Abundances of galaxies at redshifts z > 4 are difficult to obtain from damped Lyα (DLA) systems in the sightlines of quasars (QSOs) due to the Lyα forest blanketing and the low number of high-redshift QSOs known to date. Gamma-ray bursts (GRBs) with their higher luminosity are well suited to study galaxies out to the formation of the first stars at z > 10. The large wavelength coverage of the X-shooter spectrograph makes it an excellent tool to study the interstellar medium of high-redshift galaxies, in particular if the redshift is not known beforehand. In this paper, we determine the properties of a GRB host at z = 4.667 23 from absorption lines combined with X-ray and optical imaging data. This is one of the highest redshifts where a detailed analysis with medium-resolution data is possible. We measure a relatively high metallicity of [S/H] = −1.1 ± 0.2 for a galaxy at this redshift. Assuming ultraviolet pumping as origin for the fine-structure lines, the material observed is between 0.3 and 1.0 kpc from the GRB. The extinction determined by the spectral slope from X-rays to the infrared shows a moderate value of AV = 0.13 ± 0.05 mag and relative abundances point to a warm disc extinction pattern. Low- and high-ionization as well as fine-structure lines show a complicated kinematic structure probably pointing to a merger in progress. We also detect one intervening system at z = 2.18. GRB-DLAs have a shallower evolution of metallicity with redshift than QSO absorbers and no evolution in their H I column density or ionization fraction. GRB hosts at high redshifts seem to continue the trend of the metallicity–luminosity relation towards lower metallicities but the sample is still too small to draw a definite conclusion. While the detection of GRBs at z > 4 with current satellites is still difficult, they are very important for our understanding of the early epochs of star and galaxy formation.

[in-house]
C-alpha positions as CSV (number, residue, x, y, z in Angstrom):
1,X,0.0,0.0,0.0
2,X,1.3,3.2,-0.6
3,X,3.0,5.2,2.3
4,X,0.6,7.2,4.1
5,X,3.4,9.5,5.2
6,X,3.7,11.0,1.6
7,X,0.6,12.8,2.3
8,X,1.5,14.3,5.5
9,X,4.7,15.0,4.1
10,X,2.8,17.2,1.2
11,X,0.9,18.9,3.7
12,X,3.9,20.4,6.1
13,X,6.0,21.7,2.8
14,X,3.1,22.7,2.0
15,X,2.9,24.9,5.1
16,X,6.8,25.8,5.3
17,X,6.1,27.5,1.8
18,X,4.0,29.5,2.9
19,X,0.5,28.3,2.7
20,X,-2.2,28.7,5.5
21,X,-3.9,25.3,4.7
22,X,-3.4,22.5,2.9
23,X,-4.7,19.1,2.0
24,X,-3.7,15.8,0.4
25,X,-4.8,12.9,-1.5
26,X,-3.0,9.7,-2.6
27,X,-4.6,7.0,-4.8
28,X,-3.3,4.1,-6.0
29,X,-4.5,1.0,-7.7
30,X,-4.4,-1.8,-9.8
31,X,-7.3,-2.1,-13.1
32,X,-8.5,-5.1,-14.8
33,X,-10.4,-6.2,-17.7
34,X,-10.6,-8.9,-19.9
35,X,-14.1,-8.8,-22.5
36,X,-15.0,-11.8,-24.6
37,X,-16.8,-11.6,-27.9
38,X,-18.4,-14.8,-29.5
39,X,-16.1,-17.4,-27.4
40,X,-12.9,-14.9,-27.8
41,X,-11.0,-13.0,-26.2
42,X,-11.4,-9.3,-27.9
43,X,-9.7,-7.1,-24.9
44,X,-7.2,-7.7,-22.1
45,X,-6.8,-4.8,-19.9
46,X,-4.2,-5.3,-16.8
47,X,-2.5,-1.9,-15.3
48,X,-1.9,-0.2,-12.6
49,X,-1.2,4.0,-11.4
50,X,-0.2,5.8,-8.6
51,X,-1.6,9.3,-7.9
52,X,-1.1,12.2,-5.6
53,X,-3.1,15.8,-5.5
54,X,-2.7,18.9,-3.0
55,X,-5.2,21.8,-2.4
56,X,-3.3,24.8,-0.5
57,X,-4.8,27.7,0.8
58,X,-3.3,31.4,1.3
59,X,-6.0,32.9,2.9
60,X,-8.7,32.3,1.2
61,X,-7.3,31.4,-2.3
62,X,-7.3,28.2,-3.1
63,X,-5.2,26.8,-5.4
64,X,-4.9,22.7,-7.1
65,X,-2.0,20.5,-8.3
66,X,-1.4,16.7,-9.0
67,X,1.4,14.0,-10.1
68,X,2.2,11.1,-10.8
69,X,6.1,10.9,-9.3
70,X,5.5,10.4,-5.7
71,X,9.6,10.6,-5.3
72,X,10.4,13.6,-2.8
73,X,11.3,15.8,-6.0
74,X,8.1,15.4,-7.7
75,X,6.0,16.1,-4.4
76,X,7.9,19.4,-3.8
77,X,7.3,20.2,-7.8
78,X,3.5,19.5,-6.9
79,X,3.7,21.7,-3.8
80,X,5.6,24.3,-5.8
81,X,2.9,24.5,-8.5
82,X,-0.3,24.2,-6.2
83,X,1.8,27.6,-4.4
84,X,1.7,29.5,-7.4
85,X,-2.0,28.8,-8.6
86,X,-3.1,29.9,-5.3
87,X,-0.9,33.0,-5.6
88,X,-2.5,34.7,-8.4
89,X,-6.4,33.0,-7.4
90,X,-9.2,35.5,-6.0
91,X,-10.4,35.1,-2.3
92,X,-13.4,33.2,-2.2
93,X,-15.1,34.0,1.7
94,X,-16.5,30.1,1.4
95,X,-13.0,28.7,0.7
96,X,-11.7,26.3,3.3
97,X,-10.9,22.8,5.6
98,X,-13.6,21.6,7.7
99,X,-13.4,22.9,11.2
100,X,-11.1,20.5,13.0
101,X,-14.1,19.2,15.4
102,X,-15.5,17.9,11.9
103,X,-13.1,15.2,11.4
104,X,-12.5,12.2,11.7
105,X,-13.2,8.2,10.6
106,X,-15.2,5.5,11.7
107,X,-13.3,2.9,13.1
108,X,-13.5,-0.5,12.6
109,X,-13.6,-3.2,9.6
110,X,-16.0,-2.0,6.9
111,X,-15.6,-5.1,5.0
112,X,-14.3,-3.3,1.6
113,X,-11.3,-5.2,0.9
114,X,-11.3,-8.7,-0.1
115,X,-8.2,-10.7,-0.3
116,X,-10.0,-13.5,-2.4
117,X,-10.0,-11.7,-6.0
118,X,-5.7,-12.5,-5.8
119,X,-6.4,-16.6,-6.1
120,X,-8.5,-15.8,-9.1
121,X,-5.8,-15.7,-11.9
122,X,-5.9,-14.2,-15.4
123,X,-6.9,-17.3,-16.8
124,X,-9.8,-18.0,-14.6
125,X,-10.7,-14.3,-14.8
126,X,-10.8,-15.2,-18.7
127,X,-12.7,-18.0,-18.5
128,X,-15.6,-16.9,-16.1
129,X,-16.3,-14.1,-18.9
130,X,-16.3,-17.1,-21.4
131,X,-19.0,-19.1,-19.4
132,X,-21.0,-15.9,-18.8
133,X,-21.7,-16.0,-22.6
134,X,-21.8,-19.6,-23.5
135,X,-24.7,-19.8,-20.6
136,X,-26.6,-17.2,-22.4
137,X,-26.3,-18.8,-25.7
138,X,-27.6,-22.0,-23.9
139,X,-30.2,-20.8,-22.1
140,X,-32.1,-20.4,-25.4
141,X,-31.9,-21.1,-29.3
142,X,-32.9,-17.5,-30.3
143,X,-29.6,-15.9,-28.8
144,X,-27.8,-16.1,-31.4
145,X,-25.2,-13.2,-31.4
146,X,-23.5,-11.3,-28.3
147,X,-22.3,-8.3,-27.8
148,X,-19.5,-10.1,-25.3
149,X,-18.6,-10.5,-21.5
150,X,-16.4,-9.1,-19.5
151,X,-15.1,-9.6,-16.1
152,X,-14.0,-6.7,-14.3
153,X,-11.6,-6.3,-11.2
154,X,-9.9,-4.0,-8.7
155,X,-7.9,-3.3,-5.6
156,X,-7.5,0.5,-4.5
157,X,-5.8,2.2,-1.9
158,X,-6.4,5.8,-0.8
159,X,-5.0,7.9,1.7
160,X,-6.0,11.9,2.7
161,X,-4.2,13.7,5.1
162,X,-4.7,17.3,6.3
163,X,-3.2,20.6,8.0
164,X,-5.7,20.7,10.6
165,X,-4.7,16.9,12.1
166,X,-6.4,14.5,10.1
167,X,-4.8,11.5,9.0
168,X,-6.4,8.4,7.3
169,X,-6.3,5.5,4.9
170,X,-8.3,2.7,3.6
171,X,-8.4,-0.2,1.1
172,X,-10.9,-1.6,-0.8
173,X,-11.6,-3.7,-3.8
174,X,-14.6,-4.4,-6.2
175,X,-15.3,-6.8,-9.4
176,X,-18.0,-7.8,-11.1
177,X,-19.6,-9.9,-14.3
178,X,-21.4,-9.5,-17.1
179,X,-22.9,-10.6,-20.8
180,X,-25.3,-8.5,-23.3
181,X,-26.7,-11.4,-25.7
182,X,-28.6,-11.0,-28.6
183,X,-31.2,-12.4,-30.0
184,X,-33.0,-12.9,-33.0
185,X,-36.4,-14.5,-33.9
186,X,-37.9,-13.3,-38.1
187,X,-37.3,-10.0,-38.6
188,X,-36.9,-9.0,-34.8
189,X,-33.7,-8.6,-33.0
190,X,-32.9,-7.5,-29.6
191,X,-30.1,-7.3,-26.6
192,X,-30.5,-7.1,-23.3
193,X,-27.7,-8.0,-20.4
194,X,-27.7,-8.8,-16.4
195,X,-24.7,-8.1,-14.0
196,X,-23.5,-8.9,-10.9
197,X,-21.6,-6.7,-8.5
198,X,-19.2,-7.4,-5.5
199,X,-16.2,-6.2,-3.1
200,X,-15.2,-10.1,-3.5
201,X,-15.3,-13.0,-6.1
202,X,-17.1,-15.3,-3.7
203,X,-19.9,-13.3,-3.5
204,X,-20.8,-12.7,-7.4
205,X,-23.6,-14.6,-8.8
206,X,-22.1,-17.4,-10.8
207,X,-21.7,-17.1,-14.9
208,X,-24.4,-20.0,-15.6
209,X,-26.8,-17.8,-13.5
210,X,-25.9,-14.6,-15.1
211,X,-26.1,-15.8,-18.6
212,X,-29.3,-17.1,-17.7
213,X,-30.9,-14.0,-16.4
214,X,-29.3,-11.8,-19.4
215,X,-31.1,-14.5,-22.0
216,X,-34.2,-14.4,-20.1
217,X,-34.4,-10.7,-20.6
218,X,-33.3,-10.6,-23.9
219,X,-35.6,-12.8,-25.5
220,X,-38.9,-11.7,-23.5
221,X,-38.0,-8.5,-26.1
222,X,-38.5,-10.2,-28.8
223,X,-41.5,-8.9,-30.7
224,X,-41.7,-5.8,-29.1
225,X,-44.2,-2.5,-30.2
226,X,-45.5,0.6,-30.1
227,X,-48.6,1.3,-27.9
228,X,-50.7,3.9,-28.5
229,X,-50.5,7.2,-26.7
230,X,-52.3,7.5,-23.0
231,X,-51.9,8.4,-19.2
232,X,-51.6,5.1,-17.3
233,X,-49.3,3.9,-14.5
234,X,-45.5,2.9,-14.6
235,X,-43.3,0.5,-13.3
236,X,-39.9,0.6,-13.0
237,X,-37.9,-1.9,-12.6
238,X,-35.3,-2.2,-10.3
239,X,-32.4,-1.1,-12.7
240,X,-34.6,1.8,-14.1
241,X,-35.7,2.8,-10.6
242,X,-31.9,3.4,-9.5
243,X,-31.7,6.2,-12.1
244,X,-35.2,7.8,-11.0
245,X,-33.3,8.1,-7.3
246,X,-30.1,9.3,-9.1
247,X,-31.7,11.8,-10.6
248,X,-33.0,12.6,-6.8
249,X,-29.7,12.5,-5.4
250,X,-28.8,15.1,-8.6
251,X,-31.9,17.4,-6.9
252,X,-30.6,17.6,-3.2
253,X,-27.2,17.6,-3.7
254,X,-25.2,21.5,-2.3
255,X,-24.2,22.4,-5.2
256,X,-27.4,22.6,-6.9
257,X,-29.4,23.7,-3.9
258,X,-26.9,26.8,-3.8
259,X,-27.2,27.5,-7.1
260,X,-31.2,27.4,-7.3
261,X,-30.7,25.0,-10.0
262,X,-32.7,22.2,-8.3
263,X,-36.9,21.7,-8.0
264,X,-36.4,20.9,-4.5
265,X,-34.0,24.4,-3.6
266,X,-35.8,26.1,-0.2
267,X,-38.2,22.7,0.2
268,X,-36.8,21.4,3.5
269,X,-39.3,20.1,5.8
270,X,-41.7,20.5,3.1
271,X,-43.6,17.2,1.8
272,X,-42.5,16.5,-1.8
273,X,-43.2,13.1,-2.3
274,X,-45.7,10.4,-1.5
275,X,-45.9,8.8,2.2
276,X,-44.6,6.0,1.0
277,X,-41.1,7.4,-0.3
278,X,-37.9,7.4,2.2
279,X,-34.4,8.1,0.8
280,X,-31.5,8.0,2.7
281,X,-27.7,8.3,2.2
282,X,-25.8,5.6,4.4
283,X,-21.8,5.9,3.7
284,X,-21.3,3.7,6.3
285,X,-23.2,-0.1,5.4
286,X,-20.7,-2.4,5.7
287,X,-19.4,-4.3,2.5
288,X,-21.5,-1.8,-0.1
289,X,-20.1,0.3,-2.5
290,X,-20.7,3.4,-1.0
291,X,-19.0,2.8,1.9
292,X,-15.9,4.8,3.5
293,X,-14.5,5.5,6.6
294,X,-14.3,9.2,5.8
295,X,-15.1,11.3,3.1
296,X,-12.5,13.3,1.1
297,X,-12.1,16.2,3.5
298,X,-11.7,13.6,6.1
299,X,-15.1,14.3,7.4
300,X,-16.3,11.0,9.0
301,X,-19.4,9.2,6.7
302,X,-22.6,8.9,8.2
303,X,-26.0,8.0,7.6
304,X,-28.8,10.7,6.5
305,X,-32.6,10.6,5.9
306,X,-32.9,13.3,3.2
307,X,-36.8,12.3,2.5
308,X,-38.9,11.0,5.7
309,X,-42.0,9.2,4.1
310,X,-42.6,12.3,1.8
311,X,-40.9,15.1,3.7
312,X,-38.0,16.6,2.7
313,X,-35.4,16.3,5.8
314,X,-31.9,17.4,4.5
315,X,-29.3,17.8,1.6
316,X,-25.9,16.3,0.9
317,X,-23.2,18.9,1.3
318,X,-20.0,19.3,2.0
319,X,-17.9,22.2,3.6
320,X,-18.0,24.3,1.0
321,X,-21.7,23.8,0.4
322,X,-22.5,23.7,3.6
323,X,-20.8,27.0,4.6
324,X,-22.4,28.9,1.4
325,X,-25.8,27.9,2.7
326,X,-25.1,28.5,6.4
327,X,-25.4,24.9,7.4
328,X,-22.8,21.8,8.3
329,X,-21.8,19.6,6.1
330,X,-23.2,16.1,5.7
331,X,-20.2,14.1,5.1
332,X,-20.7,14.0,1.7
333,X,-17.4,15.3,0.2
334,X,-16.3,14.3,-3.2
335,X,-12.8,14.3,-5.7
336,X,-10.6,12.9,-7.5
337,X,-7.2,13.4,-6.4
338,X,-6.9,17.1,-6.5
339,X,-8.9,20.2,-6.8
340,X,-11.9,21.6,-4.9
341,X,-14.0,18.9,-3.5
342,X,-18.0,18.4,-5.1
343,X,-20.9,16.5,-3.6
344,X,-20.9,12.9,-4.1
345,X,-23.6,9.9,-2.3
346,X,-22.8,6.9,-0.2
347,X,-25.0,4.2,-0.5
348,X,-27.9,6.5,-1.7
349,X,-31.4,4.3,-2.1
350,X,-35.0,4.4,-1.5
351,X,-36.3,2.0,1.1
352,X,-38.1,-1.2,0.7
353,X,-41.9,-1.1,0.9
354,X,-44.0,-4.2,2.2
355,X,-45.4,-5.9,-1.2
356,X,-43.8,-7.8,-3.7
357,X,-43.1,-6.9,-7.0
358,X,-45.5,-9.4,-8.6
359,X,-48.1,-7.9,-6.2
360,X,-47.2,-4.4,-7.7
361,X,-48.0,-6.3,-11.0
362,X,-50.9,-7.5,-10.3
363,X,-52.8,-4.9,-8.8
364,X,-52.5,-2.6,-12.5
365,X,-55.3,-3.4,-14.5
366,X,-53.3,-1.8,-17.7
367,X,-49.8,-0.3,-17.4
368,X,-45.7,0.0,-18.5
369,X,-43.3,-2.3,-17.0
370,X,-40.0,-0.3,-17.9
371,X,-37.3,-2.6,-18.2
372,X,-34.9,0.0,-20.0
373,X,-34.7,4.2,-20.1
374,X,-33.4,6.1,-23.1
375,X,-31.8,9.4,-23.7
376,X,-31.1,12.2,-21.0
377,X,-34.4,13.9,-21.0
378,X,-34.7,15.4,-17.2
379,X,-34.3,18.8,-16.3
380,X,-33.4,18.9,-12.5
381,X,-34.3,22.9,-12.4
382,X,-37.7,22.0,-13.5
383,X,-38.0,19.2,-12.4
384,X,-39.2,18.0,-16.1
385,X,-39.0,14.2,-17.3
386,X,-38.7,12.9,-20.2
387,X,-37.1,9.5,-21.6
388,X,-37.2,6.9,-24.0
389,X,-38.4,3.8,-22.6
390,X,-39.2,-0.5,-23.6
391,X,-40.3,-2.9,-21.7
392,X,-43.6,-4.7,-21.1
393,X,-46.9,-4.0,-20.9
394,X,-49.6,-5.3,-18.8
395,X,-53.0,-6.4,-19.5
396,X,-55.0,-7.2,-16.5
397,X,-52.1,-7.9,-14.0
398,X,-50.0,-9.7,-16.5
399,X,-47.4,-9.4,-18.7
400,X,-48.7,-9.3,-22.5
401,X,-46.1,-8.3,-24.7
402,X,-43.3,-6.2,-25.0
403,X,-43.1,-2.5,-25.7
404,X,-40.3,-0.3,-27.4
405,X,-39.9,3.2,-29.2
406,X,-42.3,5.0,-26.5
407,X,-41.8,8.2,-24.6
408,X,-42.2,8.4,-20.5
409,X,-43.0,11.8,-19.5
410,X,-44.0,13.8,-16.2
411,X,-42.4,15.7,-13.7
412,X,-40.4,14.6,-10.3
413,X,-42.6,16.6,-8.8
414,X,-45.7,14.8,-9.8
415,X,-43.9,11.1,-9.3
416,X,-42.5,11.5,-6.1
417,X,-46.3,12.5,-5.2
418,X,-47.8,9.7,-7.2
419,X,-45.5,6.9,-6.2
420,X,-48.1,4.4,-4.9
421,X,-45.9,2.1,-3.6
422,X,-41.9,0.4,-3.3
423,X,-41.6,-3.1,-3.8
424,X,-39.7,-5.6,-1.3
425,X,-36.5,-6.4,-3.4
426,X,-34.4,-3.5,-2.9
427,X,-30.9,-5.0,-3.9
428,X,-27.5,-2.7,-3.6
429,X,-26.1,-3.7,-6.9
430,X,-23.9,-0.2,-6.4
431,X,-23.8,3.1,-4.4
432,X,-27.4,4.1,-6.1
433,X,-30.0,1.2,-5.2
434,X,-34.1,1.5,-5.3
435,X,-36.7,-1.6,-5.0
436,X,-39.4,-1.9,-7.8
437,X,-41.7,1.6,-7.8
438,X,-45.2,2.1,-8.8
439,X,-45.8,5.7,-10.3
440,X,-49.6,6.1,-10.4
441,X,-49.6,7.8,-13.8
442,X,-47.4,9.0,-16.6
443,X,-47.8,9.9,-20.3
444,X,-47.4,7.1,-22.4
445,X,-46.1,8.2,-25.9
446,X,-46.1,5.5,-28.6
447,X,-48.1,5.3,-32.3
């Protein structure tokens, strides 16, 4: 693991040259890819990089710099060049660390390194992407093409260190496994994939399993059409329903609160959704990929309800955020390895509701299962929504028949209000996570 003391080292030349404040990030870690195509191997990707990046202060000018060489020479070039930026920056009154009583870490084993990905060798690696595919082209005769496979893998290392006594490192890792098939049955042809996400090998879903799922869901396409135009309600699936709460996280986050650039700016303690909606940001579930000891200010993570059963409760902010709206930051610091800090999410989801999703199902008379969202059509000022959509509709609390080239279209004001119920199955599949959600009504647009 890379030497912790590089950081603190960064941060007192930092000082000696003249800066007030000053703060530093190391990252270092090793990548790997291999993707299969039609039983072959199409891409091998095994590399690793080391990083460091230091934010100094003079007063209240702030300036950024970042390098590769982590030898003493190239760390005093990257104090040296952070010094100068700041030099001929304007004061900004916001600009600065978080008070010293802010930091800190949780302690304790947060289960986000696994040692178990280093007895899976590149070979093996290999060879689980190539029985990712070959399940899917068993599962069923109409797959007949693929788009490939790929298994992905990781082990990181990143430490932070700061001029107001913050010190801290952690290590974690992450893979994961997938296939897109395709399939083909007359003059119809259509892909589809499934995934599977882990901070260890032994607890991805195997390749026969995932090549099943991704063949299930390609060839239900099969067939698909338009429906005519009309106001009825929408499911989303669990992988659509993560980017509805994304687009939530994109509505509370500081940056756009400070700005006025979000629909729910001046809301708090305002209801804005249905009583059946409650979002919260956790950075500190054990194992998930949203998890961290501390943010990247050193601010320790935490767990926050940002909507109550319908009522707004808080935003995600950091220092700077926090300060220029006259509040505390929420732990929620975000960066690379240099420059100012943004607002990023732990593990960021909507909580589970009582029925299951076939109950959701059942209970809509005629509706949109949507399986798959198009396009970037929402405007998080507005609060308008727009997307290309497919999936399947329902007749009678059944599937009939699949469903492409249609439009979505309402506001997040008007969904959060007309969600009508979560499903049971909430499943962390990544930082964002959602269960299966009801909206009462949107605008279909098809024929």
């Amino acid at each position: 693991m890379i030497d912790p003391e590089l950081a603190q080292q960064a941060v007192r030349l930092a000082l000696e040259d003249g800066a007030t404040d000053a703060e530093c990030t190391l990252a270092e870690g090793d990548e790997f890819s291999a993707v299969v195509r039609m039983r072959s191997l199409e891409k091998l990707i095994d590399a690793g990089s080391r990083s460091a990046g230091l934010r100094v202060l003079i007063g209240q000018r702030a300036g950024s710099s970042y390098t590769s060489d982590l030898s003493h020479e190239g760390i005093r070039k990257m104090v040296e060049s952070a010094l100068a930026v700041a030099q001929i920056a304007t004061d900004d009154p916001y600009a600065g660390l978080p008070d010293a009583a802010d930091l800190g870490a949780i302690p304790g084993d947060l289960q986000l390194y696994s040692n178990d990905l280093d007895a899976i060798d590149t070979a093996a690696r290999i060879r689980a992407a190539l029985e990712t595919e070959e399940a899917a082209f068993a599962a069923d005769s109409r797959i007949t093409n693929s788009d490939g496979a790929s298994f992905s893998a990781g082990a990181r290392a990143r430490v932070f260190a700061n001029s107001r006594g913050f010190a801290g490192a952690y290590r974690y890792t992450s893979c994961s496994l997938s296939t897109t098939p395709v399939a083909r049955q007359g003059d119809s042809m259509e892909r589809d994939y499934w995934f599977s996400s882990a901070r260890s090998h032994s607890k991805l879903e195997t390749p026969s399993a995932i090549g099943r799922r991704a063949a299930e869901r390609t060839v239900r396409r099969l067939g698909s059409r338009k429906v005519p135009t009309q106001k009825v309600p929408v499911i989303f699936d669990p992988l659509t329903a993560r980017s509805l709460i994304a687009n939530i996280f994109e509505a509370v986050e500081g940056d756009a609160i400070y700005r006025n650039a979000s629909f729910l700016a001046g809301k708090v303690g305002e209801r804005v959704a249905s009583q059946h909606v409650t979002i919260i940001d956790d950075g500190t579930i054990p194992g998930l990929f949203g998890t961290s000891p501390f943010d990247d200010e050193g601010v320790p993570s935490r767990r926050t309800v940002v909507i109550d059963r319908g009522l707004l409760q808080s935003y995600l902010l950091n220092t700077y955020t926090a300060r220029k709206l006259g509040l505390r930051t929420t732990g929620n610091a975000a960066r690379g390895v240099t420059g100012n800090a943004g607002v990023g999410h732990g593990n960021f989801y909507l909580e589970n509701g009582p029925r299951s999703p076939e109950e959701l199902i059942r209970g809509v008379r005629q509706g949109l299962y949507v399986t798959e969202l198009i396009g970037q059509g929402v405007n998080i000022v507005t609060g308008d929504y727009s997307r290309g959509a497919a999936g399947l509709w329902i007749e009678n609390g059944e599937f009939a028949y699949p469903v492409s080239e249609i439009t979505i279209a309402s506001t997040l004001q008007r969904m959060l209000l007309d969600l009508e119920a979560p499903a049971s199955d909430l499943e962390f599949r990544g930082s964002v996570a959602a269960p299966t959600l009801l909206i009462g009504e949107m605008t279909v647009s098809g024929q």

- galaxies: abundances
- galaxies: high-redshift
- galaxies: ISM
- gamma-ray burst: individual: GRB 100219A